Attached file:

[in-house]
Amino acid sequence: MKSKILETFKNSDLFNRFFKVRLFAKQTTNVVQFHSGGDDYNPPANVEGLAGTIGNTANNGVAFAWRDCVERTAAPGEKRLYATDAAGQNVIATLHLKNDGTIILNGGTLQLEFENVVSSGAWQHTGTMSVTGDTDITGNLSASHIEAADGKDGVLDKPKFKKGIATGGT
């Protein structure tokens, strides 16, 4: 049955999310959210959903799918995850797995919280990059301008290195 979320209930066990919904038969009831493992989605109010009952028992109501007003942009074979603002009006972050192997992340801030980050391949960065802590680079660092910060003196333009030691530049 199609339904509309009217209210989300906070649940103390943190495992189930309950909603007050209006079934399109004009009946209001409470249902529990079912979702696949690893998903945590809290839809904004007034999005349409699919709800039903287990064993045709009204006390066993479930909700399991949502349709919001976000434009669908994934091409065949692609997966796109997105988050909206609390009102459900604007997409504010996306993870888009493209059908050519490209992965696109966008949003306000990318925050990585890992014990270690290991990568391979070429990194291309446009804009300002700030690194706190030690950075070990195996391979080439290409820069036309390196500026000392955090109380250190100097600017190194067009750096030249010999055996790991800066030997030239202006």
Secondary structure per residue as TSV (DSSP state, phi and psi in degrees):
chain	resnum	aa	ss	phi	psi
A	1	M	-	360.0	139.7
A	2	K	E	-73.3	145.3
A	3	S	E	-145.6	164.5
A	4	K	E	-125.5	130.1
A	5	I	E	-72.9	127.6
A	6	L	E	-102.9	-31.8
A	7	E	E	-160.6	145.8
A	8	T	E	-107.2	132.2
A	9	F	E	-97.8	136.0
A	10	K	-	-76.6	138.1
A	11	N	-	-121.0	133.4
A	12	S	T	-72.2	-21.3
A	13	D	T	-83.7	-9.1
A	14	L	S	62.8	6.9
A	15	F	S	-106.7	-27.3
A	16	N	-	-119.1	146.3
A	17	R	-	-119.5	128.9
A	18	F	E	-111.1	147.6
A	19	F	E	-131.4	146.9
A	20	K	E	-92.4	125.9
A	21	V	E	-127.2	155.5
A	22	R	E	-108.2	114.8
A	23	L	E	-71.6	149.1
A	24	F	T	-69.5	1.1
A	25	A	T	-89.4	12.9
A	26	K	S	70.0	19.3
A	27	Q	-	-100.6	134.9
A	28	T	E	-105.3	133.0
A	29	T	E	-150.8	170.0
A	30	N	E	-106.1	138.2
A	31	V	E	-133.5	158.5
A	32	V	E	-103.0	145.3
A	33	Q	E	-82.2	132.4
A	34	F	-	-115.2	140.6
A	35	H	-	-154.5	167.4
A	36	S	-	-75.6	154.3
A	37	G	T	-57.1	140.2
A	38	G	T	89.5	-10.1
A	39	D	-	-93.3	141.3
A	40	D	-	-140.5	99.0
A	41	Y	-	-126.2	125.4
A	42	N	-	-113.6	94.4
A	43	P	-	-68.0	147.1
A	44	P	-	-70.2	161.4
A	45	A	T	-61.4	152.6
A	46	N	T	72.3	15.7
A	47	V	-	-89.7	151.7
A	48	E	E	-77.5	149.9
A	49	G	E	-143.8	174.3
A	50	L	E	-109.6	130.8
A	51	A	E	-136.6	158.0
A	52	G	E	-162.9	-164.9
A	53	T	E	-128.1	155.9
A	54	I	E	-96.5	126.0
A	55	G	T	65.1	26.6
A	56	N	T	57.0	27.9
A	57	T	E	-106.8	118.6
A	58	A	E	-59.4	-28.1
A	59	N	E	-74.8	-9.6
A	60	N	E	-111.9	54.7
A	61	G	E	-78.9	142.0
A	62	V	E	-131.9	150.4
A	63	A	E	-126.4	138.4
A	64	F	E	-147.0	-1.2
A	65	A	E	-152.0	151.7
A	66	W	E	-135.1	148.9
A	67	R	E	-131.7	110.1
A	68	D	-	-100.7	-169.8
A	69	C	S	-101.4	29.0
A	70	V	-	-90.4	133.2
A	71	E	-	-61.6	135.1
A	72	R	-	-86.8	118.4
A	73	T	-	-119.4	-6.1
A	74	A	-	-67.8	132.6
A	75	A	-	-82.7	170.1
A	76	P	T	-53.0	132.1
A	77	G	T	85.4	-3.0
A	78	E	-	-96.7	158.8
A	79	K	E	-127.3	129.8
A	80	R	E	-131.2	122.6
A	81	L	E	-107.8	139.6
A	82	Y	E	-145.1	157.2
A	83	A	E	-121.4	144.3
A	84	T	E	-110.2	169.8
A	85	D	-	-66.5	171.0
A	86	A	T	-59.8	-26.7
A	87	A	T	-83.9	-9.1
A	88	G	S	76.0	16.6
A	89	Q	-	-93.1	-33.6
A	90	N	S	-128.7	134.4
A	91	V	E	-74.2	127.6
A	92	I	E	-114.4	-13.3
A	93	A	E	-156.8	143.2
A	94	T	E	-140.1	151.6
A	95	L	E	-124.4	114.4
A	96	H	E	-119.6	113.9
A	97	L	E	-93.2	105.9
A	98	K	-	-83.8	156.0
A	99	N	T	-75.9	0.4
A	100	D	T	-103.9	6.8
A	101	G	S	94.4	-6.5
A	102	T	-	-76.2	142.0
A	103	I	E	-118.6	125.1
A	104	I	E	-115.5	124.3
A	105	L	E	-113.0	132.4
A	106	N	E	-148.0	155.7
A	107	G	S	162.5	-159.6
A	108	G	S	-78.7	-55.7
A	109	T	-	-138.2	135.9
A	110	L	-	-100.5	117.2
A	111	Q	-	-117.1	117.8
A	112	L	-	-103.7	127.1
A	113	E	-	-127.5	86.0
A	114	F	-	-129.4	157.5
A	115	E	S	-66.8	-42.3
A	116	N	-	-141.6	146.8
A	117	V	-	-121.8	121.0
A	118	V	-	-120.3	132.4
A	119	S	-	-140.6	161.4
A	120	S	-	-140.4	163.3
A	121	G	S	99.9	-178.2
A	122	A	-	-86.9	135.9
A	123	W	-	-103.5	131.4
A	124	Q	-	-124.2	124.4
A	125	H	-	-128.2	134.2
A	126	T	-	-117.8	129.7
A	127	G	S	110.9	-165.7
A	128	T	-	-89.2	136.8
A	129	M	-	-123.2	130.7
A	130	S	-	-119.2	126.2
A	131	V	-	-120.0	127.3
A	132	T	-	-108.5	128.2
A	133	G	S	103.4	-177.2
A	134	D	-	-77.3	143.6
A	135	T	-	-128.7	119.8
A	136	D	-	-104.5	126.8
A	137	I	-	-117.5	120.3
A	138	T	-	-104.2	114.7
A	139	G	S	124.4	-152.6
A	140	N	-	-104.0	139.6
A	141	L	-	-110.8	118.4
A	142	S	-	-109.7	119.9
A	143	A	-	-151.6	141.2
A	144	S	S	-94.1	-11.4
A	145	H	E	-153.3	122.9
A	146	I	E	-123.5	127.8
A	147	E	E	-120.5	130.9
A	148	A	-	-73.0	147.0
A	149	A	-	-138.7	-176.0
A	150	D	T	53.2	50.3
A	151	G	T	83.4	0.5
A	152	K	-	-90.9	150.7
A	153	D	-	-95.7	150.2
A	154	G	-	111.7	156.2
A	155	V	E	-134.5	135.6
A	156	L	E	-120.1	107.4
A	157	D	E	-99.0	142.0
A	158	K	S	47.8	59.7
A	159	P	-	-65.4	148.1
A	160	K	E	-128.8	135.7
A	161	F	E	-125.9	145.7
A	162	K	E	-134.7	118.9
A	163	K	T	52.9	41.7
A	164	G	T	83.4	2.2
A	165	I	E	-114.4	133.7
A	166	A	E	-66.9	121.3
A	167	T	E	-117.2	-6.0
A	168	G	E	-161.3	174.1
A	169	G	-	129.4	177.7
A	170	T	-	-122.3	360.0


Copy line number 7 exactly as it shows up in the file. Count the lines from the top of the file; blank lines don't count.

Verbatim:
A	2	K	E	-73.3	145.3